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Issue 10, 2017
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Diesel particulate matter and polycyclic aromatic hydrocarbons in fire stations

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Abstract

Firefighters are known to be exposed to a wide variety of combustion products during operational and training firefighting activities. However, the potential for exposure to diesel exhaust emissions, recently classified as carcinogenic to humans by the International Agency for Research on Cancer, also exists within the fire station environment. In this study, concentrations of diesel particulate matter and polycyclic aromatic hydrocarbons have been measured in the engine bays, duty offices and dormitory areas of eight fire stations in Queensland, Australia. Operation of fire appliances and mechanical equipment during start of shift checks were found to contribute more strongly to overall engine bay diesel particulate matter concentrations than the number of fire appliance departures and returns. Polycyclic aromatic hydrocarbons were found to be transported further into fire station living environments than diesel particulate matter. This study highlights a number of potential strategies for reducing firefighter exposures to components of diesel engine exhaust in the fire station environment.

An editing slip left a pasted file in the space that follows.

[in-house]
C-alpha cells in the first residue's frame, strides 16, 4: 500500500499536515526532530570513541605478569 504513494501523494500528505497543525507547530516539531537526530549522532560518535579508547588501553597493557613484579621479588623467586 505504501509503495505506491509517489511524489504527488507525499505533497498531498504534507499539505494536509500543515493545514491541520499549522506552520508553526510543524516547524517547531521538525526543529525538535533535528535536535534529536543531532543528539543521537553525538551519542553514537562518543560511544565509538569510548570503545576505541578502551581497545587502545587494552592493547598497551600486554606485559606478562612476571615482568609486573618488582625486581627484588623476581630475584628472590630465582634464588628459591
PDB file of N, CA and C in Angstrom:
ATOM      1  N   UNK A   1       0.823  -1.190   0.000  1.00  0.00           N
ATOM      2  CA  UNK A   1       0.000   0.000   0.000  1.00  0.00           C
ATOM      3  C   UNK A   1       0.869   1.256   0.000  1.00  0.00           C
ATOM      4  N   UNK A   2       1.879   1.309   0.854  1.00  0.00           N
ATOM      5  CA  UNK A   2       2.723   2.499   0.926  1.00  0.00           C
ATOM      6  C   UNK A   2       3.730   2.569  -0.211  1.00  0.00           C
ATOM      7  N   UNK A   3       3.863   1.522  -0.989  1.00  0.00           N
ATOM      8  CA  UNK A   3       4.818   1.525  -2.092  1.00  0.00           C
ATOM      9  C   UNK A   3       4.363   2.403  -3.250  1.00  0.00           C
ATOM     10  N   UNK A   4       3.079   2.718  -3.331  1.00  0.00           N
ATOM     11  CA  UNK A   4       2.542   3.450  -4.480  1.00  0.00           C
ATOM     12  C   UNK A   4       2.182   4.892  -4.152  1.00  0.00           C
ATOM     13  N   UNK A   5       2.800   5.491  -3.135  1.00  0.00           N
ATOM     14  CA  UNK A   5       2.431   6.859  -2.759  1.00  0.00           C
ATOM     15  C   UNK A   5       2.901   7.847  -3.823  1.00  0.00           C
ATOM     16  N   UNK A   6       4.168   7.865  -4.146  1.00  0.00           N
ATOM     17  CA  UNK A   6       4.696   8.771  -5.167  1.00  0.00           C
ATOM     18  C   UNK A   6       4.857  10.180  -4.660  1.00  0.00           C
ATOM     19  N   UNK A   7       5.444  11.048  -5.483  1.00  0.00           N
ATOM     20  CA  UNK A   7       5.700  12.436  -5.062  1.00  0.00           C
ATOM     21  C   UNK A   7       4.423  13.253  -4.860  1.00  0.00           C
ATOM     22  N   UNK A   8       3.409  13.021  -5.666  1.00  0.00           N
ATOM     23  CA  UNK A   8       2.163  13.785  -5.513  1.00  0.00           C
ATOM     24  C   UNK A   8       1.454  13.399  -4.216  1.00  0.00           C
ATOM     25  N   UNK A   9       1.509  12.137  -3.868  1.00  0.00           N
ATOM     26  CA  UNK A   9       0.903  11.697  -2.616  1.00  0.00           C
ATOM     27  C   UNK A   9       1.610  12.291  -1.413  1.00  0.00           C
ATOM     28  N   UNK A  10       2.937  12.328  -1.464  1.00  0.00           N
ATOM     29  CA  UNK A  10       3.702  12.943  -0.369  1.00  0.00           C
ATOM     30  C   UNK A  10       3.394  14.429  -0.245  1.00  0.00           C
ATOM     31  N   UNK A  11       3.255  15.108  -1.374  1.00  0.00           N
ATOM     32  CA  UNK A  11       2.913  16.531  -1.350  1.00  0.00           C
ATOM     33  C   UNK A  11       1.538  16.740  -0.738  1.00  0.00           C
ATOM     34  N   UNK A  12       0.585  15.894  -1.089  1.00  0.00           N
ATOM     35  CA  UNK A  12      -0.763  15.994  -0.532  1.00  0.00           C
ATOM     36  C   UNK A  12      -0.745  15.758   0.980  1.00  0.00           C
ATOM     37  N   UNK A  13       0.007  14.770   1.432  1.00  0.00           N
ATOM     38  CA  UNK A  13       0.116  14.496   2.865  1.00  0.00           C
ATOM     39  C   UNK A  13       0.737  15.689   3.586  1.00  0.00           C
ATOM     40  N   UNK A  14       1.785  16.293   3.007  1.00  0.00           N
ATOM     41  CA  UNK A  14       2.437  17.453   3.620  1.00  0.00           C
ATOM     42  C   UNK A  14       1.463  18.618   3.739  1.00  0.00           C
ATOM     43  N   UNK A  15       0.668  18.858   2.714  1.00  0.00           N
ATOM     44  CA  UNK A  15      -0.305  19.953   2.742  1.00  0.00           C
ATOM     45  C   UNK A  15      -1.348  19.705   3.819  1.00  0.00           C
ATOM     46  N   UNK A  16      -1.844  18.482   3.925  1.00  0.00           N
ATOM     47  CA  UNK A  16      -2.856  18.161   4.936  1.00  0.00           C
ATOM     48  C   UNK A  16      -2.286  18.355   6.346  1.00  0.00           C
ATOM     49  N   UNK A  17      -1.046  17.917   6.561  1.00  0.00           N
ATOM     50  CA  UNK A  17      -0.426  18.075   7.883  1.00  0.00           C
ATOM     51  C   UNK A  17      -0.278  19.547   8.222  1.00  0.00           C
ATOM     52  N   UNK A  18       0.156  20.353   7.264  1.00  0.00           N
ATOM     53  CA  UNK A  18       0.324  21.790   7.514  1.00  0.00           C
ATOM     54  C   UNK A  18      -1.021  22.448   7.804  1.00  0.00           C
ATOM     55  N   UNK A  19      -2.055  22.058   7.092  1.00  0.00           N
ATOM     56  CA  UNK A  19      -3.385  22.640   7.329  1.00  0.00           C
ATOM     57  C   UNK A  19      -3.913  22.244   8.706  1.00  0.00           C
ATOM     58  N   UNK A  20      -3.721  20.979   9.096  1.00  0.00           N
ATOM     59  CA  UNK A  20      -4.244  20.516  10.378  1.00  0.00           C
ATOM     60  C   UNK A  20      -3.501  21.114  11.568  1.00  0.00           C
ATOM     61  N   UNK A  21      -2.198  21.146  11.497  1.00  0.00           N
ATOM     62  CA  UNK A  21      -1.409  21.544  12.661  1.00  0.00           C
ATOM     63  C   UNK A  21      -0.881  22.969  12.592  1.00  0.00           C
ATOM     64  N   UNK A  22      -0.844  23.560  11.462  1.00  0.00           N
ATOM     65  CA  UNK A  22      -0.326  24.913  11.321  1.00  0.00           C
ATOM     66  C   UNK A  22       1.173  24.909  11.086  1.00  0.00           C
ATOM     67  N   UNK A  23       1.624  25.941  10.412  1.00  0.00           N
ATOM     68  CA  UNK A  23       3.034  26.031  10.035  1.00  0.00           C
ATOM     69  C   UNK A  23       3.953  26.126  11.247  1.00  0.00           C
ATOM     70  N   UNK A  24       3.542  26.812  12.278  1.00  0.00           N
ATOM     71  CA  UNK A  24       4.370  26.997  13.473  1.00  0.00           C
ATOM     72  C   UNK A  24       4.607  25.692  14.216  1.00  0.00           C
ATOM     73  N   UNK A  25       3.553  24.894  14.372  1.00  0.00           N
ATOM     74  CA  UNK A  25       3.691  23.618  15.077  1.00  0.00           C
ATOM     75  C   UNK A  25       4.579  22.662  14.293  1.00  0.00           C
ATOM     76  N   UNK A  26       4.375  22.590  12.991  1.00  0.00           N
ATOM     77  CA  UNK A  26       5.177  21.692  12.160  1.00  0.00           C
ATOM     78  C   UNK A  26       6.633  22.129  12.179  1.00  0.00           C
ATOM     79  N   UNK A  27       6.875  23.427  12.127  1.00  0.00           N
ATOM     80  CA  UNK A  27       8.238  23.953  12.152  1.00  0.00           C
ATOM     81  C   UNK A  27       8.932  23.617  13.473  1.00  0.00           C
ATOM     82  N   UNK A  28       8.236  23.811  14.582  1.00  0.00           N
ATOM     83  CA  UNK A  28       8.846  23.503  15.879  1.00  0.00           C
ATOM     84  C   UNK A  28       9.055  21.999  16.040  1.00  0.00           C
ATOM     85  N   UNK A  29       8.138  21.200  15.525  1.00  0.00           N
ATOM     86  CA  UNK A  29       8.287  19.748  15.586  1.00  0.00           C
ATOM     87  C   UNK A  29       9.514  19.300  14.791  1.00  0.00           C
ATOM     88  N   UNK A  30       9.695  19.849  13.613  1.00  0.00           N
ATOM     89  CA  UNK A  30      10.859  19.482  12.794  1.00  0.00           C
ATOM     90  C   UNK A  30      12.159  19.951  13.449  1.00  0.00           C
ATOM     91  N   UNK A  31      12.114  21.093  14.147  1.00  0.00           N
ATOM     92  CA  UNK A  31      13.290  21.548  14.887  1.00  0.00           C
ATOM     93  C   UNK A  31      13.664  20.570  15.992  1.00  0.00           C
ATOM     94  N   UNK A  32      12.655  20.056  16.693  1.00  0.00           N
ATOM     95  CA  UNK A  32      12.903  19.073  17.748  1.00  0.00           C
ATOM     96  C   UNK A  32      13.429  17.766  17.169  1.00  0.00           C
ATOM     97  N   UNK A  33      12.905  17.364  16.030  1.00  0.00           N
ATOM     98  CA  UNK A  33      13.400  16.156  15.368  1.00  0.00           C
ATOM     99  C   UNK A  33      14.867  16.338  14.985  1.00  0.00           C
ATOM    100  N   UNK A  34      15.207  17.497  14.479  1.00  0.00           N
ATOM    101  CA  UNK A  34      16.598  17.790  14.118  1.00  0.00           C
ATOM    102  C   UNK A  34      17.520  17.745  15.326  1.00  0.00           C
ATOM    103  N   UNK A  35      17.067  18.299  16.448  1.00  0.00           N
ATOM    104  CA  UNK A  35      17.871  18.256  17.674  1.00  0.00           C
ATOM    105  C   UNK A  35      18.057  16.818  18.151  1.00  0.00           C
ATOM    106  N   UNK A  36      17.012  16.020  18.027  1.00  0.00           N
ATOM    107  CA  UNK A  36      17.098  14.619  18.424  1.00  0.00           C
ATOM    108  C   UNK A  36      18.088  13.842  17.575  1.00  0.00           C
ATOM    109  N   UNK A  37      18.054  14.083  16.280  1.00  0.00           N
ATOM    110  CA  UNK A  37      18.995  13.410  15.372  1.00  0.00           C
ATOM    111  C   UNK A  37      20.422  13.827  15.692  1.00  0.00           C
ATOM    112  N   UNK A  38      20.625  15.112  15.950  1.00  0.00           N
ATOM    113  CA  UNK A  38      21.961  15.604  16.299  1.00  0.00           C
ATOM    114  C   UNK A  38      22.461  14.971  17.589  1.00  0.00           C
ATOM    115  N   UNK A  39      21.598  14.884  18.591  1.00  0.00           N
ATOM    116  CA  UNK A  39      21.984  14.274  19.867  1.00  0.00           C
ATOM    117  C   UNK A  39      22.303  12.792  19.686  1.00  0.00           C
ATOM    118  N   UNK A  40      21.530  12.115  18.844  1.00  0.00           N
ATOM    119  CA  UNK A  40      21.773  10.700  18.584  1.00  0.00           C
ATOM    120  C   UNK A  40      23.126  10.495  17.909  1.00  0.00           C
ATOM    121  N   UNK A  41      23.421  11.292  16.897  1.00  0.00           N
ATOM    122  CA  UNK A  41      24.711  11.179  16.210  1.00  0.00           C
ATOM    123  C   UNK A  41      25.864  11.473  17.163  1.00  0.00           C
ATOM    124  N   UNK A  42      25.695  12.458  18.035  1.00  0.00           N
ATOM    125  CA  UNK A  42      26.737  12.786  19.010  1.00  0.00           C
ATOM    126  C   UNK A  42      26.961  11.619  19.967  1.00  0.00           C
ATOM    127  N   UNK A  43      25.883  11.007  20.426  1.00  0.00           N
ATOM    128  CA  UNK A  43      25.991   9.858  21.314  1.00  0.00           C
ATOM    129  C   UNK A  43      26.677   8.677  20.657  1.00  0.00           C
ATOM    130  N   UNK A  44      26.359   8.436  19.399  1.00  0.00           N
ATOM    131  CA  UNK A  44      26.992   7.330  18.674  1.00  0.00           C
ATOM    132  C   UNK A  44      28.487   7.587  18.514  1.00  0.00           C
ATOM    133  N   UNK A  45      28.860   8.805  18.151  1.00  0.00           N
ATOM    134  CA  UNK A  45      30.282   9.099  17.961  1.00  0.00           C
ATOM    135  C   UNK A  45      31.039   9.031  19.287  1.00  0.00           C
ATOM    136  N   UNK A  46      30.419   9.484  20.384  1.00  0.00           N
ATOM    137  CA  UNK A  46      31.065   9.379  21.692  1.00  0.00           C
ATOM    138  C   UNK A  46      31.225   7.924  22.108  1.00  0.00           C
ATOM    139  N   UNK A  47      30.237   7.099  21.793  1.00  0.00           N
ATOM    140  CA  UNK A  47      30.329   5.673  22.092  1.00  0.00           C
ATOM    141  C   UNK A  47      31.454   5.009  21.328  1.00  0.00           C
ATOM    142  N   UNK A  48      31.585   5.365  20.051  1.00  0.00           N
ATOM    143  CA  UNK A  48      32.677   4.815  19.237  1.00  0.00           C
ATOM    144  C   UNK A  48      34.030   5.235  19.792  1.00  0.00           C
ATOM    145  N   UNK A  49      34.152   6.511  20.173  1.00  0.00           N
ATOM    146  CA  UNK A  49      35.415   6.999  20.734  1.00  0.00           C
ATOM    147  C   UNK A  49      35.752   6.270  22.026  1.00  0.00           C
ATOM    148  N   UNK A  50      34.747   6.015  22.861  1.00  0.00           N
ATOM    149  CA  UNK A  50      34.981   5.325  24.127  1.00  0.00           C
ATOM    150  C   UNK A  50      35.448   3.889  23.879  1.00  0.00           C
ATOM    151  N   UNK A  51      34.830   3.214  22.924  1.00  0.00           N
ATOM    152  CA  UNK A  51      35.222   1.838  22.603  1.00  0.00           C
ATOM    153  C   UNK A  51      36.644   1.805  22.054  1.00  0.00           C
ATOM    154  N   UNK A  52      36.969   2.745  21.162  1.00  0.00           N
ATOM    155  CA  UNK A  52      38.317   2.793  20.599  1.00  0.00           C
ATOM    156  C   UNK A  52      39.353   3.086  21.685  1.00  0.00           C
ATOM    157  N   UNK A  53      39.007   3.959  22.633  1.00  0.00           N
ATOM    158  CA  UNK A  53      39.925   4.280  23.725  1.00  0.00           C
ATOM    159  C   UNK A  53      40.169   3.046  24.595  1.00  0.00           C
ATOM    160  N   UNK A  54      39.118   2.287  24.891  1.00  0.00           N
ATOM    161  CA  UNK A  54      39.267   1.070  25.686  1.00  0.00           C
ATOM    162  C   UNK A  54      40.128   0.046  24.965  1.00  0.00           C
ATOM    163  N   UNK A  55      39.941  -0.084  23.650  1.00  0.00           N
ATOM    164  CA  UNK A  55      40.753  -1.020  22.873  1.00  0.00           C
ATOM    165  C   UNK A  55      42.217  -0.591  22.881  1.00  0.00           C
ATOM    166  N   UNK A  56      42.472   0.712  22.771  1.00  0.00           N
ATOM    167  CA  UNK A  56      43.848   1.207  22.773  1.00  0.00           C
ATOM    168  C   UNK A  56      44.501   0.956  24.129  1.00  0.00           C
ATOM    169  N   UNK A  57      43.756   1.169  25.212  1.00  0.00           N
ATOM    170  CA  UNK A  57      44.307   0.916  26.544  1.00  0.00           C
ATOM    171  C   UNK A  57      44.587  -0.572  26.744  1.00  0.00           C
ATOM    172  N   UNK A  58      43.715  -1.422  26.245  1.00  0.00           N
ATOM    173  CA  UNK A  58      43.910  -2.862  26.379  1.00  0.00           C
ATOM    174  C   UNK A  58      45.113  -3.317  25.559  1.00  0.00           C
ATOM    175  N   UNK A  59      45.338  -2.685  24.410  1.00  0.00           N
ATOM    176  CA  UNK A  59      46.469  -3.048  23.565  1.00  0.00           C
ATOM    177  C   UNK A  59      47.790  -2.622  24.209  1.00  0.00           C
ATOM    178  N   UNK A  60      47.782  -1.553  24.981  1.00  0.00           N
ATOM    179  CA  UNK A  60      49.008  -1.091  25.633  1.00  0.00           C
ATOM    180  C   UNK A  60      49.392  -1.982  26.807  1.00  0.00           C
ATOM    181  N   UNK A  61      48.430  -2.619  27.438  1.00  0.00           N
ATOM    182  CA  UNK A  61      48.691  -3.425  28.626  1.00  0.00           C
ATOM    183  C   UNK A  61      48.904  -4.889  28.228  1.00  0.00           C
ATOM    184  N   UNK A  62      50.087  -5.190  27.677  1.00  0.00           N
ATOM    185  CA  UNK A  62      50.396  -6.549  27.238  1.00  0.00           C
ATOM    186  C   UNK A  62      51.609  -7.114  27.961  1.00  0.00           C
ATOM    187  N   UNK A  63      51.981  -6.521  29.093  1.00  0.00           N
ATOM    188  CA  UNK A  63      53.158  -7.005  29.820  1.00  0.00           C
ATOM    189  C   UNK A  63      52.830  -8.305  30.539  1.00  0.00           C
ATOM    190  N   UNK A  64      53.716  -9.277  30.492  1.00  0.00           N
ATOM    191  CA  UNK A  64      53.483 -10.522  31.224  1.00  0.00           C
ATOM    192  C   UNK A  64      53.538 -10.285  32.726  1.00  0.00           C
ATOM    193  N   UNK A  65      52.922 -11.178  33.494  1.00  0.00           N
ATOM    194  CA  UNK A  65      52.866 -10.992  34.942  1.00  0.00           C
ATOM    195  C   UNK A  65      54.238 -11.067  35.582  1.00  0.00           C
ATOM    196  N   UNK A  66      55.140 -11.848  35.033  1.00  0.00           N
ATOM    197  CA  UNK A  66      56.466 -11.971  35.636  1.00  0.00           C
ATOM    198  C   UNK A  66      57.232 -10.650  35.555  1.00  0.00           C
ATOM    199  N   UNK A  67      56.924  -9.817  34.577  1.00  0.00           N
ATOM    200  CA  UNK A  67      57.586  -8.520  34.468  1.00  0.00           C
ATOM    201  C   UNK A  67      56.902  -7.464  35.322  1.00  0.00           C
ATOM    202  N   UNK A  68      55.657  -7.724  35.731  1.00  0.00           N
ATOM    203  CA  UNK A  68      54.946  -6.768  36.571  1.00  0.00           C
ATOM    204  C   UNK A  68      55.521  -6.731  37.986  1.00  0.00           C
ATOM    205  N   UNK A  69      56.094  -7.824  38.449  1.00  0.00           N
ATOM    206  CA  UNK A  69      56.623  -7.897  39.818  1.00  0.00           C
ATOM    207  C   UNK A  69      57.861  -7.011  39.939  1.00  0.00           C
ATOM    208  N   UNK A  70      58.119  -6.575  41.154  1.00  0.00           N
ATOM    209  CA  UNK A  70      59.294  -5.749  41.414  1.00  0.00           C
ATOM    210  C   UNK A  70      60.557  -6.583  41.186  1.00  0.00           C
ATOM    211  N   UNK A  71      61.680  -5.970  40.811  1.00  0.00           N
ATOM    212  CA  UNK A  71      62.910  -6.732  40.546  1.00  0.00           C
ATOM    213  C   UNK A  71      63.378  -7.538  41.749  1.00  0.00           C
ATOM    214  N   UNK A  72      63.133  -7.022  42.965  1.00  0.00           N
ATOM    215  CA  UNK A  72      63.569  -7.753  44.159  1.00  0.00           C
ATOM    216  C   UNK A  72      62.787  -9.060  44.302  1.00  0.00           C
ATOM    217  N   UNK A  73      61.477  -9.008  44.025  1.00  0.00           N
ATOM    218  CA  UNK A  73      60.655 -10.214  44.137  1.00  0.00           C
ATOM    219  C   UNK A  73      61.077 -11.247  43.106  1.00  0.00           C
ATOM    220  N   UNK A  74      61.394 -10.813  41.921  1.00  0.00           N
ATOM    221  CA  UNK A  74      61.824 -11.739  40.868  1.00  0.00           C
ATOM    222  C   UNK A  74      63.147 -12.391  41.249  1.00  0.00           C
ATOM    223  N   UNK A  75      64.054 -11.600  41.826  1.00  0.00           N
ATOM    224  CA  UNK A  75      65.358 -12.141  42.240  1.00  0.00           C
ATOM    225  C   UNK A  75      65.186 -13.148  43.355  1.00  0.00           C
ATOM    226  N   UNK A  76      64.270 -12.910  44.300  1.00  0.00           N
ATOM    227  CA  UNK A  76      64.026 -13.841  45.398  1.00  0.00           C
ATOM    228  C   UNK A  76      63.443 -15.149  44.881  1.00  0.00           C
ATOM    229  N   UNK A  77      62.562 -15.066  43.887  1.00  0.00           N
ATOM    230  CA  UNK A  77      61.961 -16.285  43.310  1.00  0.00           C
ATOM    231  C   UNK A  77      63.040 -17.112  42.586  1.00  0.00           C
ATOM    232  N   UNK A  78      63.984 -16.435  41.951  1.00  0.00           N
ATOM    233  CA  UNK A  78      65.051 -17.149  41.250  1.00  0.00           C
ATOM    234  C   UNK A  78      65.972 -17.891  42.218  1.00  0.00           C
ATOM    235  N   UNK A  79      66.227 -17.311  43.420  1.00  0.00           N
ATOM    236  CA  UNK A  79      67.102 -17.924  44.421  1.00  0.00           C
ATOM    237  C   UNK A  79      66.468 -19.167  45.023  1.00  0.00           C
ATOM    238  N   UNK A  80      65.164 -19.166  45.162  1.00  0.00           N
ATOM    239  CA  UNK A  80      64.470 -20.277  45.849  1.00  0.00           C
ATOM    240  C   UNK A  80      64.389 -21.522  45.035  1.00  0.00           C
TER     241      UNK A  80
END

Graphical abstract: Diesel particulate matter and polycyclic aromatic hydrocarbons in fire stations

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Publication details

The article was received on 30 Jun 2017, accepted on 19 Aug 2017 and first published on 29 Aug 2017


Article type: Paper
DOI: 10.1039/C7EM00291B
Citation: Environ. Sci.: Processes Impacts, 2017,19, 1320-1326
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    Diesel particulate matter and polycyclic aromatic hydrocarbons in fire stations

    R. C. Bott, Katherine M. Kirk, M. B. Logan and D. A. Reid, Environ. Sci.: Processes Impacts, 2017, 19, 1320
    DOI: 10.1039/C7EM00291B

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